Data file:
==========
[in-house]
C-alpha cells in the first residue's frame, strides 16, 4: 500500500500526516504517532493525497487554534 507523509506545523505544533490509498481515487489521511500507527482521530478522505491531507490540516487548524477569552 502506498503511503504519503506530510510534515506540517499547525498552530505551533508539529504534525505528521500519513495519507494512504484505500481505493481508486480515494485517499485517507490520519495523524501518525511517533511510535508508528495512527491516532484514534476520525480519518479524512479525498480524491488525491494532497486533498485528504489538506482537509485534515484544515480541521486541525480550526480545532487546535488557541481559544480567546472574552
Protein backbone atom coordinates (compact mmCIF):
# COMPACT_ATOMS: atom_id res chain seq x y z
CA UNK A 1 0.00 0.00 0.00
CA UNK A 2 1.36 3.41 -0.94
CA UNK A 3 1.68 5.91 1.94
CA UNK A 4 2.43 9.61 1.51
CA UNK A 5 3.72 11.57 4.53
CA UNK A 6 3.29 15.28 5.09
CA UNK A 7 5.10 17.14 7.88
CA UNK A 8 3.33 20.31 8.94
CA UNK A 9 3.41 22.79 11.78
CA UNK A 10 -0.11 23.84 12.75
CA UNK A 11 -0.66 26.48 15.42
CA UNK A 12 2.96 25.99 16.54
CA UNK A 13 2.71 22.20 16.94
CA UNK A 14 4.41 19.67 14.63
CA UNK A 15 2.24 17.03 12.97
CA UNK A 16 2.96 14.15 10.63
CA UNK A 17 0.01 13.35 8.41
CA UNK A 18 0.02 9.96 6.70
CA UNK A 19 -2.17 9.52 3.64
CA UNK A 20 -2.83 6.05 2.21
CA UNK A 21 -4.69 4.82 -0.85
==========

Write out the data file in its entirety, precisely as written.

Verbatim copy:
[in-house]
C-alpha cells in the first residue's frame, strides 16, 4: 500500500500526516504517532493525497487554534 507523509506545523505544533490509498481515487489521511500507527482521530478522505491531507490540516487548524477569552 502506498503511503504519503506530510510534515506540517499547525498552530505551533508539529504534525505528521500519513495519507494512504484505500481505493481508486480515494485517499485517507490520519495523524501518525511517533511510535508508528495512527491516532484514534476520525480519518479524512479525498480524491488525491494532497486533498485528504489538506482537509485534515484544515480541521486541525480550526480545532487546535488557541481559544480567546472574552
Protein backbone atom coordinates (compact mmCIF):
# COMPACT_ATOMS: atom_id res chain seq x y z
CA UNK A 1 0.00 0.00 0.00
CA UNK A 2 1.36 3.41 -0.94
CA UNK A 3 1.68 5.91 1.94
CA UNK A 4 2.43 9.61 1.51
CA UNK A 5 3.72 11.57 4.53
CA UNK A 6 3.29 15.28 5.09
CA UNK A 7 5.10 17.14 7.88
CA UNK A 8 3.33 20.31 8.94
CA UNK A 9 3.41 22.79 11.78
CA UNK A 10 -0.11 23.84 12.75
CA UNK A 11 -0.66 26.48 15.42
CA UNK A 12 2.96 25.99 16.54
CA UNK A 13 2.71 22.20 16.94
CA UNK A 14 4.41 19.67 14.63
CA UNK A 15 2.24 17.03 12.97
CA UNK A 16 2.96 14.15 10.63
CA UNK A 17 0.01 13.35 8.41
CA UNK A 18 0.02 9.96 6.70
CA UNK A 19 -2.17 9.52 3.64
CA UNK A 20 -2.83 6.05 2.21
CA UNK A 21 -4.69 4.82 -0.85